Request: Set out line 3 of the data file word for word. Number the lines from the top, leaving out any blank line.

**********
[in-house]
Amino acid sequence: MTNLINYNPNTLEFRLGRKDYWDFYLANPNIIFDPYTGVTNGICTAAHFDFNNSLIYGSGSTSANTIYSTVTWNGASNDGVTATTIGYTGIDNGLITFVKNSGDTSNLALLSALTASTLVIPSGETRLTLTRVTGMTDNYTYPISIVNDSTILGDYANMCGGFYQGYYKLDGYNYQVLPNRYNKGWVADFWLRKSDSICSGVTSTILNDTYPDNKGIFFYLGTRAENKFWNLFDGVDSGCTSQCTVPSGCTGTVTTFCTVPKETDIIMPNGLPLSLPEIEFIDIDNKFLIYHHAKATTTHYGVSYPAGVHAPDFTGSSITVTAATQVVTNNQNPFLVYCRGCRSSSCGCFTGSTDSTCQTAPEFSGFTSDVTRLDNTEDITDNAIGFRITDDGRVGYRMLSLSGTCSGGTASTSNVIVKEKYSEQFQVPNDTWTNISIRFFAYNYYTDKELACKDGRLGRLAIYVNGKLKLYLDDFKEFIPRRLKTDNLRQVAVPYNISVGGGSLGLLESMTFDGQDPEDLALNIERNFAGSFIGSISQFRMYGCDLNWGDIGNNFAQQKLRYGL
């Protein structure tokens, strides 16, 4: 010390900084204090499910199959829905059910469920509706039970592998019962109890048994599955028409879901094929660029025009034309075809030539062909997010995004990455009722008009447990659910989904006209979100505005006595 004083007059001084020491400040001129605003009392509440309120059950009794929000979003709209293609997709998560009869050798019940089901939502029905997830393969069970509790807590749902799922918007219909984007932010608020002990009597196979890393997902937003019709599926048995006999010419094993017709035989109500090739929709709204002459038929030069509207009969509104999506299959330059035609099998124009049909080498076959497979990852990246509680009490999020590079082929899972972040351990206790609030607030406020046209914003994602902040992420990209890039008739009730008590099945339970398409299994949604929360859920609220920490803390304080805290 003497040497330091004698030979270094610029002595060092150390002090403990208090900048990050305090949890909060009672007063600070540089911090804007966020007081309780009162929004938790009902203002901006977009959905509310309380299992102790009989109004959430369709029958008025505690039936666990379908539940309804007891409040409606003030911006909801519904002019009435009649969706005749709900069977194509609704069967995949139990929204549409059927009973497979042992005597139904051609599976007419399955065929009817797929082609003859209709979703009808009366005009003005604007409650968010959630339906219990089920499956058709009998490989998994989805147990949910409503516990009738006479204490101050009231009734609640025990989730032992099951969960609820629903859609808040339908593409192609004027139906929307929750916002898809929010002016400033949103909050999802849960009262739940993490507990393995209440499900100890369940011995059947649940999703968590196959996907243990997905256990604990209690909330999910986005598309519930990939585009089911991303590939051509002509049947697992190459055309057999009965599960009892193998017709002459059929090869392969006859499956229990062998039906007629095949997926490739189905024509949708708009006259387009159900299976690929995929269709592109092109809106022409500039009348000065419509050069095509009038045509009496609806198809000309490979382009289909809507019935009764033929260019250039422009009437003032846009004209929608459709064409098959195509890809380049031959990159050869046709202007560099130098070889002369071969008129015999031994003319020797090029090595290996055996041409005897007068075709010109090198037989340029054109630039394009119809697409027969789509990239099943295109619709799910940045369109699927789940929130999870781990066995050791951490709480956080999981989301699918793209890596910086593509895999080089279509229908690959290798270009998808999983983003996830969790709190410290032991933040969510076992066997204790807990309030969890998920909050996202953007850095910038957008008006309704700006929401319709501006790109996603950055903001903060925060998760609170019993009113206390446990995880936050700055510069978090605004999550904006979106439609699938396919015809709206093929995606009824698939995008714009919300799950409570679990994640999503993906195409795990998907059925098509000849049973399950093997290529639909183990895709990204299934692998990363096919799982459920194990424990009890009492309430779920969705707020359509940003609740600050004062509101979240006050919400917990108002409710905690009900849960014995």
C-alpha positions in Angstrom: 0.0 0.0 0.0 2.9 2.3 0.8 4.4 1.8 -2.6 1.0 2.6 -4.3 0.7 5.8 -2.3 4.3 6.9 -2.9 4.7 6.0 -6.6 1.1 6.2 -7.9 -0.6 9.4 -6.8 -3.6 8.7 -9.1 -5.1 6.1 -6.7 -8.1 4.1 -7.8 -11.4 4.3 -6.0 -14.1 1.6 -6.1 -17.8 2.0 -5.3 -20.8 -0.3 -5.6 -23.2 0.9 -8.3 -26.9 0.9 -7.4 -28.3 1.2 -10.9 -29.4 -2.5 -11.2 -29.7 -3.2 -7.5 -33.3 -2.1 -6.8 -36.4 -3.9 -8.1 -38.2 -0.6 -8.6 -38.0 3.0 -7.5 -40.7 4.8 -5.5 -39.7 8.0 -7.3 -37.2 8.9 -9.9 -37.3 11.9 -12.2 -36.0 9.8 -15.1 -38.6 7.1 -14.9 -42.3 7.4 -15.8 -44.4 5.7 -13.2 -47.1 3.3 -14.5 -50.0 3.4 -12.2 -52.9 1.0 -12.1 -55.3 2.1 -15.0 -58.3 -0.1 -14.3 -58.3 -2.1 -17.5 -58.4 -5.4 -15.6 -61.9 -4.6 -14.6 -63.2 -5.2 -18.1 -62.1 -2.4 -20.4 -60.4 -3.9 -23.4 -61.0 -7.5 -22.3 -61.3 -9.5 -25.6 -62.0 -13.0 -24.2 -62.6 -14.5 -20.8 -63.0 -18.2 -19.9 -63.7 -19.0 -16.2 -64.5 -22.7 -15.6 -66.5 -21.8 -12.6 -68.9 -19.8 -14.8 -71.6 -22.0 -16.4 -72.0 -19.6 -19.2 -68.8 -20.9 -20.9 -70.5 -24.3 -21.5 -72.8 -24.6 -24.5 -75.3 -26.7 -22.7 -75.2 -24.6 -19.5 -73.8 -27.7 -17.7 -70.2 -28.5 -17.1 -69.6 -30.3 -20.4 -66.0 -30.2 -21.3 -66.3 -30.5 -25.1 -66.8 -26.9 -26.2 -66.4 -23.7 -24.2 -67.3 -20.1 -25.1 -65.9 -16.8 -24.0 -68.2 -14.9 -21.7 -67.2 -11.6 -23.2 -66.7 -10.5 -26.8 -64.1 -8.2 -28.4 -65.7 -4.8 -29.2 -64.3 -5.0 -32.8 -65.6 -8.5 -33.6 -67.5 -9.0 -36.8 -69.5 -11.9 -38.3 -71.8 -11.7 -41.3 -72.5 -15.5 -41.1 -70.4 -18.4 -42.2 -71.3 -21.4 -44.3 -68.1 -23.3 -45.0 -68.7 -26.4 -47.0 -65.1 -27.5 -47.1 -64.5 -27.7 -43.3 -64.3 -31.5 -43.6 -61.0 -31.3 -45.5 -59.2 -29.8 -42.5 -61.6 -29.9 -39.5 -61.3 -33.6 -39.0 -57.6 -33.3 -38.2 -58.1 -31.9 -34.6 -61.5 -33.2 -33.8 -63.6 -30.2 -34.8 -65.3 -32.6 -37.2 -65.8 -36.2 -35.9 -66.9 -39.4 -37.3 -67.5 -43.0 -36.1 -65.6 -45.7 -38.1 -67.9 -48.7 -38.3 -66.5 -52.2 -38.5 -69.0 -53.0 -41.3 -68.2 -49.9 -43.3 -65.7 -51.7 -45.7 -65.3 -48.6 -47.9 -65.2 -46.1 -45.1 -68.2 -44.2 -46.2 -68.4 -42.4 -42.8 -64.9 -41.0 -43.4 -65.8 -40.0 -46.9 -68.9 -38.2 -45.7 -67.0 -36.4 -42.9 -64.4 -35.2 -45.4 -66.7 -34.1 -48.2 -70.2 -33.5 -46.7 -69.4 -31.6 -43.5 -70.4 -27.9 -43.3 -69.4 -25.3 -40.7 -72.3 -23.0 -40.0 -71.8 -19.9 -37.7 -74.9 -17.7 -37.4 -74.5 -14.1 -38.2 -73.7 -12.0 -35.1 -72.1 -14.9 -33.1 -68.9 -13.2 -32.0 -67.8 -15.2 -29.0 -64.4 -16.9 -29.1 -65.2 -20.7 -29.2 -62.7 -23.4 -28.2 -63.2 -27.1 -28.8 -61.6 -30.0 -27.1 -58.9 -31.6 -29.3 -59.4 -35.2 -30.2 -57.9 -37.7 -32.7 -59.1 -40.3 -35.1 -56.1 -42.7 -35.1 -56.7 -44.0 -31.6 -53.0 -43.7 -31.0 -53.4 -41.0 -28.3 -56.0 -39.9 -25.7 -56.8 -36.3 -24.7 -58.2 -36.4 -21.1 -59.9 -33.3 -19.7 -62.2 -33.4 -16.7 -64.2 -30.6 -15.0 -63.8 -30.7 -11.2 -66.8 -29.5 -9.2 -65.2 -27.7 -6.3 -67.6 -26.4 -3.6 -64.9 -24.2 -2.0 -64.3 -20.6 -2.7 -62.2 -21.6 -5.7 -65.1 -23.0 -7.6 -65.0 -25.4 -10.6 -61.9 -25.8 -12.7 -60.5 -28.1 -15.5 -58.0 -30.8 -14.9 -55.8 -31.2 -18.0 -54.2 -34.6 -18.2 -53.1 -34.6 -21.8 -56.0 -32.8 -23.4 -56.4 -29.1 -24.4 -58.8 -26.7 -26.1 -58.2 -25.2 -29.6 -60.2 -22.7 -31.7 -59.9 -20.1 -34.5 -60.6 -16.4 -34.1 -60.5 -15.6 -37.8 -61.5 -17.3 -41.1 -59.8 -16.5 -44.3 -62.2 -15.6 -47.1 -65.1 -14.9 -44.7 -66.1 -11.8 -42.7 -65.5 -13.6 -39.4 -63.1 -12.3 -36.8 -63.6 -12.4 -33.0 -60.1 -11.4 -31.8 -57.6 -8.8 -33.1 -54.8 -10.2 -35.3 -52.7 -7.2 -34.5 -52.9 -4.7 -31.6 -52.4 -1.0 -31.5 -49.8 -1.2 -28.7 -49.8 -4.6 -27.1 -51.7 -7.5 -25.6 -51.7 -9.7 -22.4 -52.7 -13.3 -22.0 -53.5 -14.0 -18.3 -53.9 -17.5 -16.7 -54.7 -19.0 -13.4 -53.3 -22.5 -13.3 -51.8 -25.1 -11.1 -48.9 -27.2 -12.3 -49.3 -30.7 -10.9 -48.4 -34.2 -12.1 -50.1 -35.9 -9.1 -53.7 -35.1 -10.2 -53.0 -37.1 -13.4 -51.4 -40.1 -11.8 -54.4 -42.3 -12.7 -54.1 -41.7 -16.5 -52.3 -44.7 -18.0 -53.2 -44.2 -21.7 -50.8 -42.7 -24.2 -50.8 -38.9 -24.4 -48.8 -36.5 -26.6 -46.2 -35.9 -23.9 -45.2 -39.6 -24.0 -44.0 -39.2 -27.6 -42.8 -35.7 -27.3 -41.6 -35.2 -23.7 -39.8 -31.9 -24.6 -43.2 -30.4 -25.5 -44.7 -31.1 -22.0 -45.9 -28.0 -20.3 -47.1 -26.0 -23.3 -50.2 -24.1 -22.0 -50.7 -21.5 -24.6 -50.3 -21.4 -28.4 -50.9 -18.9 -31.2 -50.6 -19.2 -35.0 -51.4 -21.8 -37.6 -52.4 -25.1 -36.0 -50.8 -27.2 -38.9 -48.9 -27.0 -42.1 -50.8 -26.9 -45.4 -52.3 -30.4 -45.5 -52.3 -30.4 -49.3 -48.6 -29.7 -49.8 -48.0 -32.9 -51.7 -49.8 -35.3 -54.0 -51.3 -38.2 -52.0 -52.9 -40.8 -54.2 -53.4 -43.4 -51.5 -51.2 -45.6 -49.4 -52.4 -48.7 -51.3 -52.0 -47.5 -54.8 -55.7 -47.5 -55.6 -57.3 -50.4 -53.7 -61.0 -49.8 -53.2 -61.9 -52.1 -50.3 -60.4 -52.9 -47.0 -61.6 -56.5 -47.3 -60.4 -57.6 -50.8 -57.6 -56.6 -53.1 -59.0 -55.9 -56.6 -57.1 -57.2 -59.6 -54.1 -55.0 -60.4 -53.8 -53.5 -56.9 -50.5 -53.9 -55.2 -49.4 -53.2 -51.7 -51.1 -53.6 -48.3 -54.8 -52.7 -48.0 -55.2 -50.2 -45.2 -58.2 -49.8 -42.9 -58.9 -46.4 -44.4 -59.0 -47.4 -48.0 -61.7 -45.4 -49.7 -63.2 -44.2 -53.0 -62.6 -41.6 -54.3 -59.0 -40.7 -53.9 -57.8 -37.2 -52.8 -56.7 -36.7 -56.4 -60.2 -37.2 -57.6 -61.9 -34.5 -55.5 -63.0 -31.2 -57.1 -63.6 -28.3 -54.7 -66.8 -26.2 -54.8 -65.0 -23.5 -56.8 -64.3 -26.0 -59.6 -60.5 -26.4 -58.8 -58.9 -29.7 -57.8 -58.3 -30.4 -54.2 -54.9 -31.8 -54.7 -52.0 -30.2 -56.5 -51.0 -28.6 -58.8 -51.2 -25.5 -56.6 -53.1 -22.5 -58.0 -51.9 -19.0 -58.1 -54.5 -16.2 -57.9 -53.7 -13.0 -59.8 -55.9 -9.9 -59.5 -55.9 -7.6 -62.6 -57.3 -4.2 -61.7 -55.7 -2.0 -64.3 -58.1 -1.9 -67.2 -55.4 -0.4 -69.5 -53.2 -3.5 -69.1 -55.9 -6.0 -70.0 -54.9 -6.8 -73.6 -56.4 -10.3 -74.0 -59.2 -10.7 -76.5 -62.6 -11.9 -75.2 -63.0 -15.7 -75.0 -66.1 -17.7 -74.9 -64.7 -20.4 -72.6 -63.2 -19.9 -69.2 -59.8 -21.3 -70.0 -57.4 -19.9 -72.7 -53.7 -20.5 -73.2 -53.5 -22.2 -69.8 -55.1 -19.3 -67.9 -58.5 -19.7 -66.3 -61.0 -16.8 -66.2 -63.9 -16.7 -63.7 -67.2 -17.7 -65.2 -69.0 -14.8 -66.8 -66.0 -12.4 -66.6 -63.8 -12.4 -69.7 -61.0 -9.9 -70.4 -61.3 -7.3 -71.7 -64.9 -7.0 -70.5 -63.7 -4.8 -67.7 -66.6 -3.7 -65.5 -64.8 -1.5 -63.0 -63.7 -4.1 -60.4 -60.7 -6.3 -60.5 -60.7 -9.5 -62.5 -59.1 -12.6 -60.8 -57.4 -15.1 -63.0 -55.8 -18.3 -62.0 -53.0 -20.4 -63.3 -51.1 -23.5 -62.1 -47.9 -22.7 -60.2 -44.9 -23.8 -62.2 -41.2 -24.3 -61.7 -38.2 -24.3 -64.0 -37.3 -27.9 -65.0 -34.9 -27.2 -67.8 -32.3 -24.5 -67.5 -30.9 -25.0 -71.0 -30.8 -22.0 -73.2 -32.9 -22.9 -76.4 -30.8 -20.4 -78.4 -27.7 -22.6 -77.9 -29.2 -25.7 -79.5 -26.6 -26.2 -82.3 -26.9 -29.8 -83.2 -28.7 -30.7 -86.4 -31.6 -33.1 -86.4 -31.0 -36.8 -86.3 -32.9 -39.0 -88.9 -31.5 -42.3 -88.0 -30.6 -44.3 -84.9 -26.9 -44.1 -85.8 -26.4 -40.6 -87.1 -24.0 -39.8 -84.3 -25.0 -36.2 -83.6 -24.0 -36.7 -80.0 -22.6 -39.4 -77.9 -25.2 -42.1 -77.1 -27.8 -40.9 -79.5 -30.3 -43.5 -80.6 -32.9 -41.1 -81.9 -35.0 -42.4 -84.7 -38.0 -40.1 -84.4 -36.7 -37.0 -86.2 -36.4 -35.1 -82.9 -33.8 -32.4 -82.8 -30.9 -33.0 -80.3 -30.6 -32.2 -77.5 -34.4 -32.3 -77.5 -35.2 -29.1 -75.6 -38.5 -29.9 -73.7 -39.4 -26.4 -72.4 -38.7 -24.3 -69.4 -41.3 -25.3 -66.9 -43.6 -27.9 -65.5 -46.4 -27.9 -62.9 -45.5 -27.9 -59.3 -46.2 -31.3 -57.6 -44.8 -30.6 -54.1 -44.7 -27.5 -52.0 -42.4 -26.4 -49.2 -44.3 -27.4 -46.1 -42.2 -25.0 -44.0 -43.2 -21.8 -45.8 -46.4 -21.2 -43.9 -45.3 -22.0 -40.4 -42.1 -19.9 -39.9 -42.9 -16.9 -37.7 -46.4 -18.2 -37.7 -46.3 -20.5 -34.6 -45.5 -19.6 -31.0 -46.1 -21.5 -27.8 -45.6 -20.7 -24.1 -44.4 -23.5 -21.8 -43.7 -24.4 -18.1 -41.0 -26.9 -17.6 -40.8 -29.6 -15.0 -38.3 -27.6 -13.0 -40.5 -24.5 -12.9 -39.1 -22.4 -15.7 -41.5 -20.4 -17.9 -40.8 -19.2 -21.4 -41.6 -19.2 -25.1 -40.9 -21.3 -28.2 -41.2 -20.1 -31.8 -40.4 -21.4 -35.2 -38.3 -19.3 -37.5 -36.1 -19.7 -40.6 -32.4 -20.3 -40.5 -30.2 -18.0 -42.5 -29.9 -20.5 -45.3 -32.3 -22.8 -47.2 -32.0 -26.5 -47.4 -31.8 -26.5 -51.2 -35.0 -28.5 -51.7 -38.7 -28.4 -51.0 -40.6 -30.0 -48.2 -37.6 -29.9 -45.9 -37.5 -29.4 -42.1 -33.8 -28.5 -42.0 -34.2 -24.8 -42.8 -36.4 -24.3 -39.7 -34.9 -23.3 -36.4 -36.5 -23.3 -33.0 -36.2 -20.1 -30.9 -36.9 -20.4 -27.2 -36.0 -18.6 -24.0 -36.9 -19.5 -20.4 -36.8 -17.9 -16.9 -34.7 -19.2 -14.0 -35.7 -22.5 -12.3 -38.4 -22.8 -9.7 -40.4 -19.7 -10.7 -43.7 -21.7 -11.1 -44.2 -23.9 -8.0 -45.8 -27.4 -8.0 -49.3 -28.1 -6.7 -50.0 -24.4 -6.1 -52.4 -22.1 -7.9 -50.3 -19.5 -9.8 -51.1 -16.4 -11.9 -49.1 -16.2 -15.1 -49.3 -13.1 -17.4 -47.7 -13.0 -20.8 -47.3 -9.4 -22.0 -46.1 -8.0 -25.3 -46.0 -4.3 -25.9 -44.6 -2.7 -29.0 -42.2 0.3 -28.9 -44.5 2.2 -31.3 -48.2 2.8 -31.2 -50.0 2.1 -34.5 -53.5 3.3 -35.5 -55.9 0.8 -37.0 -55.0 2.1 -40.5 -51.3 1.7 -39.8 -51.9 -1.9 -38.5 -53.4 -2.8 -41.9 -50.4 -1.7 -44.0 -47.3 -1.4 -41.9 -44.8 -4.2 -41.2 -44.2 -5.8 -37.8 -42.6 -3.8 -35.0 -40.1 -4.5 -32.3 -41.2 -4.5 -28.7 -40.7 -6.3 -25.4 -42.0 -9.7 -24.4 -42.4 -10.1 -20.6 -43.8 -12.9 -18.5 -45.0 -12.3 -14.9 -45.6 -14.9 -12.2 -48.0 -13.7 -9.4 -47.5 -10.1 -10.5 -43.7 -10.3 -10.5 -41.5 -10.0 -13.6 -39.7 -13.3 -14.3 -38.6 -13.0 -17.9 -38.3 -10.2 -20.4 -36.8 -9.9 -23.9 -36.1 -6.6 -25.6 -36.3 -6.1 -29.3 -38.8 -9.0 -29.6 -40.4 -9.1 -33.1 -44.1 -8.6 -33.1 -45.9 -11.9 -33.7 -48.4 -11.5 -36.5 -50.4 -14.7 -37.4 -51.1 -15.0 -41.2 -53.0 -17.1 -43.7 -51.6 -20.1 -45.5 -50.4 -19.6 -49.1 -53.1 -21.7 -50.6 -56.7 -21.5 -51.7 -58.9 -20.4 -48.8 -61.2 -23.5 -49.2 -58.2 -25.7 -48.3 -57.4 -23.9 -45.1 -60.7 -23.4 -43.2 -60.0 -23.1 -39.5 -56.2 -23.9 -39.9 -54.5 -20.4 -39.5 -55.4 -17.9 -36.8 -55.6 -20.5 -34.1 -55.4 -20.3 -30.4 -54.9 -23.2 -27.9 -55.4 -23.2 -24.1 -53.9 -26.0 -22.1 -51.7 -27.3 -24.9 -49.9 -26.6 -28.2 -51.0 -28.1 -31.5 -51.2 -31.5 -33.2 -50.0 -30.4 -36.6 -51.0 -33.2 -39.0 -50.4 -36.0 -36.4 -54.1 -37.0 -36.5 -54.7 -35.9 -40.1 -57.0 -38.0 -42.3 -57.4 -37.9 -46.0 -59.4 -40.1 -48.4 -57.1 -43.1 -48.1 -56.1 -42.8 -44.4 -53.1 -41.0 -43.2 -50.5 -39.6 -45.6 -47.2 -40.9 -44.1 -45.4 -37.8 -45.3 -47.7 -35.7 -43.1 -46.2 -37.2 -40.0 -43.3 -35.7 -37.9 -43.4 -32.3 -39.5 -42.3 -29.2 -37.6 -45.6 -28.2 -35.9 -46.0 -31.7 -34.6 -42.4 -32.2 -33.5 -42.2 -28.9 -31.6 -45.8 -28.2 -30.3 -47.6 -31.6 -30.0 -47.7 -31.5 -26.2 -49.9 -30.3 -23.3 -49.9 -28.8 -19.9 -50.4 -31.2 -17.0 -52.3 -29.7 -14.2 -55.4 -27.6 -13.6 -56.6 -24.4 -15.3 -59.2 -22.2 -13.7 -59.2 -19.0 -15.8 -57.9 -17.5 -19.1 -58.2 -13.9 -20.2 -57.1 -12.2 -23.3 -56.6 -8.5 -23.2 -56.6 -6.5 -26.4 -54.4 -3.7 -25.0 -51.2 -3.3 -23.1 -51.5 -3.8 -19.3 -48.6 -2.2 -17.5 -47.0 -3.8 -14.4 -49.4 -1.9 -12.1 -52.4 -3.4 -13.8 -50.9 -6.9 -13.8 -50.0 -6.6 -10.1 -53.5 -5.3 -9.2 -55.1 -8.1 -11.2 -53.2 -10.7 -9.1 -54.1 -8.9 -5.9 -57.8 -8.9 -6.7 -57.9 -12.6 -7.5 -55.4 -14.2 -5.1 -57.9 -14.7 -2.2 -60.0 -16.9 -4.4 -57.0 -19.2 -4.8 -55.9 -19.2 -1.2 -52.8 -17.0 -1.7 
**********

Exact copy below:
């Protein structure tokens, strides 16, 4: 010390900084204090499910199959829905059910469920509706039970592998019962109890048994599955028409879901094929660029025009034309075809030539062909997010995004990455009722008009447990659910989904006209979100505005006595 004083007059001084020491400040001129605003009392509440309120059950009794929000979003709209293609997709998560009869050798019940089901939502029905997830393969069970509790807590749902799922918007219909984007932010608020002990009597196979890393997902937003019709599926048995006999010419094993017709035989109500090739929709709204002459038929030069509207009969509104999506299959330059035609099998124009049909080498076959497979990852990246509680009490999020590079082929899972972040351990206790609030607030406020046209914003994602902040992420990209890039008739009730008590099945339970398409299994949604929360859920609220920490803390304080805290 003497040497330091004698030979270094610029002595060092150390002090403990208090900048990050305090949890909060009672007063600070540089911090804007966020007081309780009162929004938790009902203002901006977009959905509310309380299992102790009989109004959430369709029958008025505690039936666990379908539940309804007891409040409606003030911006909801519904002019009435009649969706005749709900069977194509609704069967995949139990929204549409059927009973497979042992005597139904051609599976007419399955065929009817797929082609003859209709979703009808009366005009003005604007409650968010959630339906219990089920499956058709009998490989998994989805147990949910409503516990009738006479204490101050009231009734609640025990989730032992099951969960609820629903859609808040339908593409192609004027139906929307929750916002898809929010002016400033949103909050999802849960009262739940993490507990393995209440499900100890369940011995059947649940999703968590196959996907243990997905256990604990209690909330999910986005598309519930990939585009089911991303590939051509002509049947697992190459055309057999009965599960009892193998017709002459059929090869392969006859499956229990062998039906007629095949997926490739189905024509949708708009006259387009159900299976690929995929269709592109092109809106022409500039009348000065419509050069095509009038045509009496609806198809000309490979382009289909809507019935009764033929260019250039422009009437003032846009004209929608459709064409098959195509890809380049031959990159050869046709202007560099130098070889002369071969008129015999031994003319020797090029090595290996055996041409005897007068075709010109090198037989340029054109630039394009119809697409027969789509990239099943295109619709799910940045369109699927789940929130999870781990066995050791951490709480956080999981989301699918793209890596910086593509895999080089279509229908690959290798270009998808999983983003996830969790709190410290032991933040969510076992066997204790807990309030969890998920909050996202953007850095910038957008008006309704700006929401319709501006790109996603950055903001903060925060998760609170019993009113206390446990995880936050700055510069978090605004999550904006979106439609699938396919015809709206093929995606009824698939995008714009919300799950409570679990994640999503993906195409795990998907059925098509000849049973399950093997290529639909183990895709990204299934692998990363096919799982459920194990424990009890009492309430779920969705707020359509940003609740600050004062509101979240006050919400917990108002409710905690009900849960014995």